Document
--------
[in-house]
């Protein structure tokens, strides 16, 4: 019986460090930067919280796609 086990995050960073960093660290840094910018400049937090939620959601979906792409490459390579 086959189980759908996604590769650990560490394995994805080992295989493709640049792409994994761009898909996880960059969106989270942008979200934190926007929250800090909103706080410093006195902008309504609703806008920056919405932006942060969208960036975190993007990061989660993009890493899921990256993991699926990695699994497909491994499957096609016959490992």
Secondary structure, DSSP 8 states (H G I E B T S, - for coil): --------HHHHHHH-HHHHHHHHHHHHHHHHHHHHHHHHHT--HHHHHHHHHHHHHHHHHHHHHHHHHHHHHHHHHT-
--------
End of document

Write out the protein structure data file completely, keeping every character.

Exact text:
[in-house]
């Protein structure tokens, strides 16, 4: 019986460090930067919280796609 086990995050960073960093660290840094910018400049937090939620959601979906792409490459390579 086959189980759908996604590769650990560490394995994805080992295989493709640049792409994994761009898909996880960059969106989270942008979200934190926007929250800090909103706080410093006195902008309504609703806008920056919405932006942060969208960036975190993007990061989660993009890493899921990256993991699926990695699994497909491994499957096609016959490992």
Secondary structure, DSSP 8 states (H G I E B T S, - for coil): --------HHHHHHH-HHHHHHHHHHHHHHHHHHHHHHHHHT--HHHHHHHHHHHHHHHHHHHHHHHHHHHHHHHHHT-